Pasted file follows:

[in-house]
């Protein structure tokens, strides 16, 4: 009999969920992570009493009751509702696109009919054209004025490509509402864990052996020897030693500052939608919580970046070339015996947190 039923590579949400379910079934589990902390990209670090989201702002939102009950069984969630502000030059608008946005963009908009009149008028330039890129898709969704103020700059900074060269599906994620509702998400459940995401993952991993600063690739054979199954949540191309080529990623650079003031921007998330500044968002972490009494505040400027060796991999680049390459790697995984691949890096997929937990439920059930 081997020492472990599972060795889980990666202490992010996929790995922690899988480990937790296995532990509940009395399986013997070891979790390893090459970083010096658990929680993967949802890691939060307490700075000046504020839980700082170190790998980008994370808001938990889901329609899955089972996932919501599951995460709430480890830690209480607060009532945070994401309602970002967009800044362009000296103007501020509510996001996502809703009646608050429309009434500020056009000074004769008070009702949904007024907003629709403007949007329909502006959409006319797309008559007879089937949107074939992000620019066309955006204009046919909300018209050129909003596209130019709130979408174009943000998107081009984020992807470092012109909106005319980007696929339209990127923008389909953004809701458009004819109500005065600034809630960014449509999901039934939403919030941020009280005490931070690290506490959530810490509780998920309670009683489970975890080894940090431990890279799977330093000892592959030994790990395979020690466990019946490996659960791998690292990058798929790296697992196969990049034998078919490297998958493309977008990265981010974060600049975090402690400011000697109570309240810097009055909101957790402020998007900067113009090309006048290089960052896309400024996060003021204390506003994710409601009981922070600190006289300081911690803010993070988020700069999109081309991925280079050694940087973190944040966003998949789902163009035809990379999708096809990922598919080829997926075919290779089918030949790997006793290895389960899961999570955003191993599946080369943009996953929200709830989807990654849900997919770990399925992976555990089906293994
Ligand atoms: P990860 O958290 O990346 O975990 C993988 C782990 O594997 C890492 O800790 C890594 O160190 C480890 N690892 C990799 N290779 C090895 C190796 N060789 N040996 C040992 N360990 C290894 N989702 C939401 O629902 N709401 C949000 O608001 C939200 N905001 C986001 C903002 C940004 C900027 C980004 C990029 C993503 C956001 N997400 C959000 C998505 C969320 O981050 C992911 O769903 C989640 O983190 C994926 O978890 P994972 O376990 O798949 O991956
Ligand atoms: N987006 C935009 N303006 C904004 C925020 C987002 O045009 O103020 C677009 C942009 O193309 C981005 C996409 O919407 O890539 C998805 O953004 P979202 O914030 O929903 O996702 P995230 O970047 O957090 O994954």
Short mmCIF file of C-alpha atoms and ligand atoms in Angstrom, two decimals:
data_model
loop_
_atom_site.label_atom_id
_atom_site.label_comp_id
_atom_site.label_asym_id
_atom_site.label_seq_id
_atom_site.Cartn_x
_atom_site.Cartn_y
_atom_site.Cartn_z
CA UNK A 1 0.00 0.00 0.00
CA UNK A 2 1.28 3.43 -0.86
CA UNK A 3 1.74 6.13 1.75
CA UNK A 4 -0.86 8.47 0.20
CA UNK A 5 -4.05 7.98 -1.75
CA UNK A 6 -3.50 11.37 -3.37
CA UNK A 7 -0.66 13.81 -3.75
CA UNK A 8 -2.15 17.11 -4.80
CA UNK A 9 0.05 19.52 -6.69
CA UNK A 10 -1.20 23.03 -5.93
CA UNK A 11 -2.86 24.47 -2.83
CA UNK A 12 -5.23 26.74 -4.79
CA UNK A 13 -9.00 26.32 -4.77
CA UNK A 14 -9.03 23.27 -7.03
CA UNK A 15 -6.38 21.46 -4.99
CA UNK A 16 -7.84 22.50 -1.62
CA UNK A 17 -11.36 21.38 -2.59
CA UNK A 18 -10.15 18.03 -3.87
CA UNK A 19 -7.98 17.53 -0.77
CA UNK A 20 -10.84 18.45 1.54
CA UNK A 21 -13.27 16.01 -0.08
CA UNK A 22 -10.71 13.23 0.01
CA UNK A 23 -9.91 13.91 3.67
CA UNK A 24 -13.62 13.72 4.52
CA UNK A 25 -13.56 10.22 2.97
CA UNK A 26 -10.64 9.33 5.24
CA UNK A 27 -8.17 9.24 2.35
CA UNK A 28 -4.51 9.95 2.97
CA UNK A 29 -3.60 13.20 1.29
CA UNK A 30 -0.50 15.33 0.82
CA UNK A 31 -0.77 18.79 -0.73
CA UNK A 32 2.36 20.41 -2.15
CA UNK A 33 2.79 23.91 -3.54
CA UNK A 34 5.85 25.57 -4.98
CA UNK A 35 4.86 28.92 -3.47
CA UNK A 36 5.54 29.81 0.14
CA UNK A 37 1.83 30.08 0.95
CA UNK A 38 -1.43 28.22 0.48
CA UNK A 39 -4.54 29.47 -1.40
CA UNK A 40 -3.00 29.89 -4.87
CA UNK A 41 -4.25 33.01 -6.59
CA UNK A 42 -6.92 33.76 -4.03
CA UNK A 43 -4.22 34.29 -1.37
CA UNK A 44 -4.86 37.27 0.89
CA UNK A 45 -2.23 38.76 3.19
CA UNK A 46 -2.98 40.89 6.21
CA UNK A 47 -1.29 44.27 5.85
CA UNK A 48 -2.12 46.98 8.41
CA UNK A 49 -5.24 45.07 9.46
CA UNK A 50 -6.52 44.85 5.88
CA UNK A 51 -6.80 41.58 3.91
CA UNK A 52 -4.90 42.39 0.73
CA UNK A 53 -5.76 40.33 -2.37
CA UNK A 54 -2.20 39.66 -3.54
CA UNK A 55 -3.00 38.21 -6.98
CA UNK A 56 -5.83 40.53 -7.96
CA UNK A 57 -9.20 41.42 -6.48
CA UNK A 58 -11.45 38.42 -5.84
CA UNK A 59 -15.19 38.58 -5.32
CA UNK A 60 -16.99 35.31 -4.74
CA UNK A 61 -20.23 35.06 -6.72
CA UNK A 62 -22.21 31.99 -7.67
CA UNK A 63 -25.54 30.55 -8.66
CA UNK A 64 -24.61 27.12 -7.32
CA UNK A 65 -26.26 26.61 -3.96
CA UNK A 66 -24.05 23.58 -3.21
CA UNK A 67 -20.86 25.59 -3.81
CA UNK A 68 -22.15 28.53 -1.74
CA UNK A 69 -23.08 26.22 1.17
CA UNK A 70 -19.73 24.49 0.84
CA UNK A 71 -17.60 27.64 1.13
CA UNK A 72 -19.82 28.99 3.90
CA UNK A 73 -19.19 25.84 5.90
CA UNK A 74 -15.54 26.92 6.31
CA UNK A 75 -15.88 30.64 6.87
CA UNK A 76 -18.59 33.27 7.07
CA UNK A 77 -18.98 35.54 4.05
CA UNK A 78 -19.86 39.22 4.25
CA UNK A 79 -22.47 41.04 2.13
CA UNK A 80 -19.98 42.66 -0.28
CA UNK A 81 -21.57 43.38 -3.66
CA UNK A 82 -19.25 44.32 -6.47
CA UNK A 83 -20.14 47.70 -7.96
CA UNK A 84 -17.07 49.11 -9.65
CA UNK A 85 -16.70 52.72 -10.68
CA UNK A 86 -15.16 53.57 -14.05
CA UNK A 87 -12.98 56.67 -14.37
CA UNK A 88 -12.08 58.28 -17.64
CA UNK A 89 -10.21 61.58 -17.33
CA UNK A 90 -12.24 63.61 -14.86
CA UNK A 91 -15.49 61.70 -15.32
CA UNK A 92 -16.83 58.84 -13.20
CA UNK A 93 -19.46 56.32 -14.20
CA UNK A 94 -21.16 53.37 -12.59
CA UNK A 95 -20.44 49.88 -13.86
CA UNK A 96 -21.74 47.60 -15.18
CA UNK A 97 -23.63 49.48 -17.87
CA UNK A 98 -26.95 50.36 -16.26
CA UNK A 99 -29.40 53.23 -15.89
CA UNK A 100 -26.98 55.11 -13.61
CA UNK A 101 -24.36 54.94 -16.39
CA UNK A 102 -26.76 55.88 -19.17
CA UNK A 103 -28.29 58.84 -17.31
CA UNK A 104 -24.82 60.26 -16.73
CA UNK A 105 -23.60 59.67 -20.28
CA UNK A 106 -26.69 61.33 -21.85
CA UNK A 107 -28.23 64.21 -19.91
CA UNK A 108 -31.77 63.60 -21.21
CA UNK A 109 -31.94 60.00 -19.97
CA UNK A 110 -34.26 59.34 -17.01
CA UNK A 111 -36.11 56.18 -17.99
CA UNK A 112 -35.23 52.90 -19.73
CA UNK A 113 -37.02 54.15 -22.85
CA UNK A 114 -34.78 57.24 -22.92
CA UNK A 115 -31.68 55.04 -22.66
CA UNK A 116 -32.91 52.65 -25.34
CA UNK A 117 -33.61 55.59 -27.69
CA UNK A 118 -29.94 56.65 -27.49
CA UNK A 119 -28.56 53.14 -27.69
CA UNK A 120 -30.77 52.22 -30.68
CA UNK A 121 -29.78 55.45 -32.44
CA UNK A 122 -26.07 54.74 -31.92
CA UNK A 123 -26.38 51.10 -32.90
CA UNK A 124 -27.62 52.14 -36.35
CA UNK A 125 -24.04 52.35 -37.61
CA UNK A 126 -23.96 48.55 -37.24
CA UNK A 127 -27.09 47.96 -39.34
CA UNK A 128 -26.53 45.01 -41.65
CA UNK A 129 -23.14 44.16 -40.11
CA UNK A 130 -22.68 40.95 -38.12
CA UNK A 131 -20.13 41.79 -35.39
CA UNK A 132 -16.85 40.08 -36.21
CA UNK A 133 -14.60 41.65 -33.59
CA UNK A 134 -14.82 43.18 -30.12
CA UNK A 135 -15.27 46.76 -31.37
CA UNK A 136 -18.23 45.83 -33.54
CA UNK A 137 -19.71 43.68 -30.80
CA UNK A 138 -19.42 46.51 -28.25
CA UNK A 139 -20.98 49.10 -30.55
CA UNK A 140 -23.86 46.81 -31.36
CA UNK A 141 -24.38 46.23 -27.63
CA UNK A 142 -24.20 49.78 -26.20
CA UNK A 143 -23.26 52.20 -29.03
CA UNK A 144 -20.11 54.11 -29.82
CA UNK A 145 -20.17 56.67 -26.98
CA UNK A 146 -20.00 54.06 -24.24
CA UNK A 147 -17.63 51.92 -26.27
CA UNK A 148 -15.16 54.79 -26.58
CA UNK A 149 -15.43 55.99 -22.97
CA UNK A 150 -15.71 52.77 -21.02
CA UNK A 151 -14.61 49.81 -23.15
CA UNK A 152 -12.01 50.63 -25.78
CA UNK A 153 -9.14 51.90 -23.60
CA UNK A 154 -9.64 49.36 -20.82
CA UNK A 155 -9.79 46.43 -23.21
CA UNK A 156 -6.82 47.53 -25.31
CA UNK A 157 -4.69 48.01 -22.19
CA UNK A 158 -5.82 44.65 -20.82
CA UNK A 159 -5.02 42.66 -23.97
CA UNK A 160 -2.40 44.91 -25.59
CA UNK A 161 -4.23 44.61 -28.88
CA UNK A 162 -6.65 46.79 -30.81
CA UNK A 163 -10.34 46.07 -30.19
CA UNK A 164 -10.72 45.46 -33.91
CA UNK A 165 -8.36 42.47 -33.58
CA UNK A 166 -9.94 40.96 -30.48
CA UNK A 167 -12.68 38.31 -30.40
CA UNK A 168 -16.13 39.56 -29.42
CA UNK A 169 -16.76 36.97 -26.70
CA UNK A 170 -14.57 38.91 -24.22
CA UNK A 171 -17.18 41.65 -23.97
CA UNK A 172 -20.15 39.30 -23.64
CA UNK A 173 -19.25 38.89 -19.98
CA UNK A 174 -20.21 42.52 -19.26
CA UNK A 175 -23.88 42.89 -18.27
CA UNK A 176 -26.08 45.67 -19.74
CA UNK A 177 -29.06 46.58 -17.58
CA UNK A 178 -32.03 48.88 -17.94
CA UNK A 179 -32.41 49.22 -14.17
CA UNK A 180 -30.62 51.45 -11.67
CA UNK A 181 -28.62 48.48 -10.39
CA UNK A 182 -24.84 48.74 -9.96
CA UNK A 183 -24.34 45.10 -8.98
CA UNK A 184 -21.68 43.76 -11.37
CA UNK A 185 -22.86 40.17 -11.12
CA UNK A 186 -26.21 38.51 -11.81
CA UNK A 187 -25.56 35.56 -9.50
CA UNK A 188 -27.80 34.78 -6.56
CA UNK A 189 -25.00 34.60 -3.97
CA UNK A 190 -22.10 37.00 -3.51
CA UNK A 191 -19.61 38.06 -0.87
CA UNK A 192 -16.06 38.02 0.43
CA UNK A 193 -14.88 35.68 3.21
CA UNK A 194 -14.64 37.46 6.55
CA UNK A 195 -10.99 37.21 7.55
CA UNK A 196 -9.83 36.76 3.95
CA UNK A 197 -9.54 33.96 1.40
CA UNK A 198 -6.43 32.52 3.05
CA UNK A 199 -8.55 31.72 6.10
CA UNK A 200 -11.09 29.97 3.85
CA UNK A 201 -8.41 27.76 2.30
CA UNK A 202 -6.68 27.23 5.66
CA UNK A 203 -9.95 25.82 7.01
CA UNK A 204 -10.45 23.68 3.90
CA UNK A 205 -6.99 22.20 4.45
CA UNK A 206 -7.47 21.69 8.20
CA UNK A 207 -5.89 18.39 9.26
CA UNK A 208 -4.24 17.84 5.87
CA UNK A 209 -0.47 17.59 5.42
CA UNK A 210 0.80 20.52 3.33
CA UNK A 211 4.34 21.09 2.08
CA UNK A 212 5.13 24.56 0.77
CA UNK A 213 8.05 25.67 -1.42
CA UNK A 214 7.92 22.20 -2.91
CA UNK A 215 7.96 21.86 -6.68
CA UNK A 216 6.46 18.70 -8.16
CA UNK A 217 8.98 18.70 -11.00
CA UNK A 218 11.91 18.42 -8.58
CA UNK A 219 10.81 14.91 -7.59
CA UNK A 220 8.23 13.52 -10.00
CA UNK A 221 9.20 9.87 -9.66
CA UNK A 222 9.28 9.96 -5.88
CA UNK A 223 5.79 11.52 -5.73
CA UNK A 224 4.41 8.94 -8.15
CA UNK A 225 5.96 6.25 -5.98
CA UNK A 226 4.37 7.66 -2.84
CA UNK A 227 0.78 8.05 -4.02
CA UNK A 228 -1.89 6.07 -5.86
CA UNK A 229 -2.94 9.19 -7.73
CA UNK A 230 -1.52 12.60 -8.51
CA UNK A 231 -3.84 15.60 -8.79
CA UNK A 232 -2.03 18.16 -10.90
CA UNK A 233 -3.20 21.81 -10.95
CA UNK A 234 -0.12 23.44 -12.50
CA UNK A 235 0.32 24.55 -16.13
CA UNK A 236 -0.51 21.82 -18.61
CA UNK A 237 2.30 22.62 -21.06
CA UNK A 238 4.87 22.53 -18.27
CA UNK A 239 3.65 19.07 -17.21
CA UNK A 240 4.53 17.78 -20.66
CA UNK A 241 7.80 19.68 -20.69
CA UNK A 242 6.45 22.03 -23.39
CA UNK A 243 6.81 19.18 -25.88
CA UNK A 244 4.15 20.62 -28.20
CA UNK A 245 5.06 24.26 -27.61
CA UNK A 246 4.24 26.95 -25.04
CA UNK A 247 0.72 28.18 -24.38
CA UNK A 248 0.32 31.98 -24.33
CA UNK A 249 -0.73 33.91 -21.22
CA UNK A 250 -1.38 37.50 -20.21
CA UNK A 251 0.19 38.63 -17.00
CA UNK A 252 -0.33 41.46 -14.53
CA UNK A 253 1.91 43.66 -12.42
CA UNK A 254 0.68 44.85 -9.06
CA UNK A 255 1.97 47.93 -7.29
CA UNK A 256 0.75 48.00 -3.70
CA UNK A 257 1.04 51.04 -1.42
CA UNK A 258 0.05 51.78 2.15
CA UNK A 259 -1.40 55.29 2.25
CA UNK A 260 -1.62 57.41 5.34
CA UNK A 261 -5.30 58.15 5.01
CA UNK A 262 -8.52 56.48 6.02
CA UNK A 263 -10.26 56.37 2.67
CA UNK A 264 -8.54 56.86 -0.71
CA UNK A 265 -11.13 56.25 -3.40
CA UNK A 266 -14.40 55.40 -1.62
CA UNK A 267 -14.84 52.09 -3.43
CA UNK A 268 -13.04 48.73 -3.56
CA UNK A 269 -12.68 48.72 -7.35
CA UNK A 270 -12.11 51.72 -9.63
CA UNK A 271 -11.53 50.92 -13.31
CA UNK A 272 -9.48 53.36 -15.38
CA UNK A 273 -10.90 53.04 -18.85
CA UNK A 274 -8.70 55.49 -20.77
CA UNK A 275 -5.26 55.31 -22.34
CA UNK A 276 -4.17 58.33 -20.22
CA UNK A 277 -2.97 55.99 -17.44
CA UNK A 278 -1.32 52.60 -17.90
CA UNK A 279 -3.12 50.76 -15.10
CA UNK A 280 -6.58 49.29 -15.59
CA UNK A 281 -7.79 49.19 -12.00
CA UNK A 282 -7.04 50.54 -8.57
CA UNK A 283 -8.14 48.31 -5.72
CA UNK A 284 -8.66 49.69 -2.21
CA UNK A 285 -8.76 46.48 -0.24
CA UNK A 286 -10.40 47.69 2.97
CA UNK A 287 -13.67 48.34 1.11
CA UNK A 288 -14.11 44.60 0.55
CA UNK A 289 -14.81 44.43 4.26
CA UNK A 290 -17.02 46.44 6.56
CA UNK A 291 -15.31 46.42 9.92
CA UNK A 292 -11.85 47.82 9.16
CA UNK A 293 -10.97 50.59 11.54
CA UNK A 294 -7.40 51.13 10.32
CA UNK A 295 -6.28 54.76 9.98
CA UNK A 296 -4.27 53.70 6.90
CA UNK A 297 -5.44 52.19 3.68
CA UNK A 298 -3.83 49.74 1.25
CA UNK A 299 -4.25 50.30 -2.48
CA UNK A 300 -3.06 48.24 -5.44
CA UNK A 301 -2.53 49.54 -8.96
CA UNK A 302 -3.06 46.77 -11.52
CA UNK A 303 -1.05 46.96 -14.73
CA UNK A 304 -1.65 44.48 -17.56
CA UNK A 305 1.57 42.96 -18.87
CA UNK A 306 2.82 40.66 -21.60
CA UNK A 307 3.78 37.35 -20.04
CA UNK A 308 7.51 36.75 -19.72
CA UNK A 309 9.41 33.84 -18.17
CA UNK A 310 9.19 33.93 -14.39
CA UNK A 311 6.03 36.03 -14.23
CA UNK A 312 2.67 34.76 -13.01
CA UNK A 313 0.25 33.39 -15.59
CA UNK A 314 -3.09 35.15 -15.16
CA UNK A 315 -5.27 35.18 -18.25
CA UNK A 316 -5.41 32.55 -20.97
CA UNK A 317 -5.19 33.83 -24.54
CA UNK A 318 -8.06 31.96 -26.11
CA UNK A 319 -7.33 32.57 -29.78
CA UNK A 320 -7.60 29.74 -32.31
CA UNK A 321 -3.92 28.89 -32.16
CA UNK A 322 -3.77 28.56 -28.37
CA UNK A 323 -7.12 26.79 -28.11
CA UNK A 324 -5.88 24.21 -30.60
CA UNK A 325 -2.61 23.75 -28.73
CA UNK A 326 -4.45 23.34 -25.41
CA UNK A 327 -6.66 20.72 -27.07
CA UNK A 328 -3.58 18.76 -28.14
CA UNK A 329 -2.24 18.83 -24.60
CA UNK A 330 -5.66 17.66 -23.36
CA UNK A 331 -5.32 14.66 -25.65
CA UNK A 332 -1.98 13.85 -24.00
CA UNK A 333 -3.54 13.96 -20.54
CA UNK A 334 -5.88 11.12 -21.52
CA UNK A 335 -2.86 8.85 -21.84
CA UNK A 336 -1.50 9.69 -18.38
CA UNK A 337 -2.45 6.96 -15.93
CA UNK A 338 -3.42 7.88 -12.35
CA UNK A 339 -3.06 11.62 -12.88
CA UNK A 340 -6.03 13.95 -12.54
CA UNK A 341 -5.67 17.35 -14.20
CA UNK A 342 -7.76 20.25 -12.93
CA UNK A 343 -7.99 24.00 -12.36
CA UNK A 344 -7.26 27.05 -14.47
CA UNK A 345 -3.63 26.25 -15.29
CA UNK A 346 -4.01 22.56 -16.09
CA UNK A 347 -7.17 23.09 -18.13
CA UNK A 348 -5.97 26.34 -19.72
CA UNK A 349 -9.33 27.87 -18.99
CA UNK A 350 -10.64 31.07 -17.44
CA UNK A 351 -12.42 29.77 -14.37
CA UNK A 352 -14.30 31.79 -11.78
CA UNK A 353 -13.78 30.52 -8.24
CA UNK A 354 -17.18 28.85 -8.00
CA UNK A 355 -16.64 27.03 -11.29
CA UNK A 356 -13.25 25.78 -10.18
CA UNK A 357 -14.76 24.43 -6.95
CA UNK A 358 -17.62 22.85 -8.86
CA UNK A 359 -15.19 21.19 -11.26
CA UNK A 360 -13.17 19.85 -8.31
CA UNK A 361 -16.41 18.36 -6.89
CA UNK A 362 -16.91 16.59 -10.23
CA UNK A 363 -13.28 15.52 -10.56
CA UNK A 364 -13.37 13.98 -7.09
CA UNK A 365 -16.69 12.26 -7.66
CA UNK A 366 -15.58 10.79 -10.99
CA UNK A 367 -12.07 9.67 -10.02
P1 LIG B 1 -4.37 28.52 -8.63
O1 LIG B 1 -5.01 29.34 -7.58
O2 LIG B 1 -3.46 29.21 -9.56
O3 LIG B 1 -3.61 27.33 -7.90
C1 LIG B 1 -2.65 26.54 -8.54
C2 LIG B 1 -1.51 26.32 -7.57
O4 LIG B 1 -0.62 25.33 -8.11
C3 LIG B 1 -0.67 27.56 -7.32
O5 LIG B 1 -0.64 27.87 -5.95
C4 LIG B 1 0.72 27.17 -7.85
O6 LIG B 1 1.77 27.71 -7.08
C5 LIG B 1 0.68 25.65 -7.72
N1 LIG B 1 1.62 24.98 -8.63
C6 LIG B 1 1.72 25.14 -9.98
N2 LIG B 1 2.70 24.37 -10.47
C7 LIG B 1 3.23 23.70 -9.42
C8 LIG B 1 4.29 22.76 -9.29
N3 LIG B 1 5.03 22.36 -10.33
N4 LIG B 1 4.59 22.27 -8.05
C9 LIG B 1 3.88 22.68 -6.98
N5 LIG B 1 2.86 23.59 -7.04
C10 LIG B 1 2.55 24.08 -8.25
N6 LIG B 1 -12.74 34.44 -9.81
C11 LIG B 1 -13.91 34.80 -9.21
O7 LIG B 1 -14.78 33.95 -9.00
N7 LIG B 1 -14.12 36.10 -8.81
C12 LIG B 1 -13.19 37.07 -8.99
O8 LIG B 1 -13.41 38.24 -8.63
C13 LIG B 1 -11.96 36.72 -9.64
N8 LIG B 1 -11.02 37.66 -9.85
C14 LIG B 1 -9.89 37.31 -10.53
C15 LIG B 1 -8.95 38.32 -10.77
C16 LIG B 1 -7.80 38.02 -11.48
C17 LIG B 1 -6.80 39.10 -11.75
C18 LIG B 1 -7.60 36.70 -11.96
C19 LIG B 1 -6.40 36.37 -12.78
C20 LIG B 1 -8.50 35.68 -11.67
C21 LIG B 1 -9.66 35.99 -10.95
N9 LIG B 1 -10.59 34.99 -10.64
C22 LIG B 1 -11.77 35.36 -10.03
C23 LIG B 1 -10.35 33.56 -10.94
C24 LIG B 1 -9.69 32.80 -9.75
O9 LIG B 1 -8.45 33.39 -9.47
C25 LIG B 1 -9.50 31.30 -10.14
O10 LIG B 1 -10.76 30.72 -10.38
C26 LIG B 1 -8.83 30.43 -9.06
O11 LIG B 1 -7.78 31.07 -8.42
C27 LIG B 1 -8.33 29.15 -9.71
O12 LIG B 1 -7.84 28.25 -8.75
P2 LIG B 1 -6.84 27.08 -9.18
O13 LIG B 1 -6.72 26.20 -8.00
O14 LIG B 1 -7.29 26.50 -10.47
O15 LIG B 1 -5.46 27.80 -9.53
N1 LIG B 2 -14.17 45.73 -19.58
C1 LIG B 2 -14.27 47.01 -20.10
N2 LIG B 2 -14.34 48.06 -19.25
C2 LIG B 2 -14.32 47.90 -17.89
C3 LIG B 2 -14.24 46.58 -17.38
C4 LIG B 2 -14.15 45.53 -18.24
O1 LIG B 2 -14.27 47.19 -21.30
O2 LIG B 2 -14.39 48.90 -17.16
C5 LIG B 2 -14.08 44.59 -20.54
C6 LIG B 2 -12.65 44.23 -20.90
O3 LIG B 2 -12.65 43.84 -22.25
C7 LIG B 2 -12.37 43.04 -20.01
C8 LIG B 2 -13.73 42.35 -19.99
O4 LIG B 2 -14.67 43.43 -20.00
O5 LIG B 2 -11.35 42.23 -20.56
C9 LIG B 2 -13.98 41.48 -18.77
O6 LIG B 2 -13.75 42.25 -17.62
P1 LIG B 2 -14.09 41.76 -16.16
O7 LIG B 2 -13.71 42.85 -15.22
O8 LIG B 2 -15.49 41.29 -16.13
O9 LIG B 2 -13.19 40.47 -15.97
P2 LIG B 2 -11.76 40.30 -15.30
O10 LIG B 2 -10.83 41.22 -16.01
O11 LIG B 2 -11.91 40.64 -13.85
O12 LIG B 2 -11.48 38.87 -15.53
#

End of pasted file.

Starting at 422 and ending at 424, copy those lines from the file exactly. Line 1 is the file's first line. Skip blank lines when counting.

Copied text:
C23 LIG B 1 -10.35 33.56 -10.94
C24 LIG B 1 -9.69 32.80 -9.75
O9 LIG B 1 -8.45 33.39 -9.47